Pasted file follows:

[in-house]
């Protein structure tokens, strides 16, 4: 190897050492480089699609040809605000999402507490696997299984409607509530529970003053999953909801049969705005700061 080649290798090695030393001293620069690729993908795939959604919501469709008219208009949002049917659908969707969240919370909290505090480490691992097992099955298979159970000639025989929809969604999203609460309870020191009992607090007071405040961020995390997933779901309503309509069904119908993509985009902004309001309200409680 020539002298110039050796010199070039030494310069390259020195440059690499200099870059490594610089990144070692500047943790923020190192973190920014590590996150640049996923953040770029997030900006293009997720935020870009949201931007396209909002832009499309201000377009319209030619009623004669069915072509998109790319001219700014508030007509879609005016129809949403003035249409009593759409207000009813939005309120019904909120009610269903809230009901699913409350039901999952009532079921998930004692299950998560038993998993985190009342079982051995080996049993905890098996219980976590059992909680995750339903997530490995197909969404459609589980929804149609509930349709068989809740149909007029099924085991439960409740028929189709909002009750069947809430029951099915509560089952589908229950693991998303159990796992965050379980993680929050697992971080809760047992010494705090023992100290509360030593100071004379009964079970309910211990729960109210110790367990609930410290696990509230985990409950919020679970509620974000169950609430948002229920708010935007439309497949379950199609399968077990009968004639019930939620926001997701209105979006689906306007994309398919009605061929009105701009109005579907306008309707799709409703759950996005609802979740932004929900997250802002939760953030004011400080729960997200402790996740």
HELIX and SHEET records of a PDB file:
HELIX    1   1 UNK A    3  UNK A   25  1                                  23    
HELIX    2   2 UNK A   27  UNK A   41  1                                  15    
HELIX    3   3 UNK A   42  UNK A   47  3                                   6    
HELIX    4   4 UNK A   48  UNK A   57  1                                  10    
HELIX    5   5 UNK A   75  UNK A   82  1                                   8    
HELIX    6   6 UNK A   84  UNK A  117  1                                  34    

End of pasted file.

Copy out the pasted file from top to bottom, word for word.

[in-house]
């Protein structure tokens, strides 16, 4: 190897050492480089699609040809605000999402507490696997299984409607509530529970003053999953909801049969705005700061 080649290798090695030393001293620069690729993908795939959604919501469709008219208009949002049917659908969707969240919370909290505090480490691992097992099955298979159970000639025989929809969604999203609460309870020191009992607090007071405040961020995390997933779901309503309509069904119908993509985009902004309001309200409680 020539002298110039050796010199070039030494310069390259020195440059690499200099870059490594610089990144070692500047943790923020190192973190920014590590996150640049996923953040770029997030900006293009997720935020870009949201931007396209909002832009499309201000377009319209030619009623004669069915072509998109790319001219700014508030007509879609005016129809949403003035249409009593759409207000009813939005309120019904909120009610269903809230009901699913409350039901999952009532079921998930004692299950998560038993998993985190009342079982051995080996049993905890098996219980976590059992909680995750339903997530490995197909969404459609589980929804149609509930349709068989809740149909007029099924085991439960409740028929189709909002009750069947809430029951099915509560089952589908229950693991998303159990796992965050379980993680929050697992971080809760047992010494705090023992100290509360030593100071004379009964079970309910211990729960109210110790367990609930410290696990509230985990409950919020679970509620974000169950609430948002229920708010935007439309497949379950199609399968077990009968004639019930939620926001997701209105979006689906306007994309398919009605061929009105701009109005579907306008309707799709409703759950996005609802979740932004929900997250802002939760953030004011400080729960997200402790996740």
HELIX and SHEET records of a PDB file:
HELIX    1   1 UNK A    3  UNK A   25  1                                  23    
HELIX    2   2 UNK A   27  UNK A   41  1                                  15    
HELIX    3   3 UNK A   42  UNK A   47  3                                   6    
HELIX    4   4 UNK A   48  UNK A   57  1                                  10    
HELIX    5   5 UNK A   75  UNK A   82  1                                   8    
HELIX    6   6 UNK A   84  UNK A  117  1                                  34    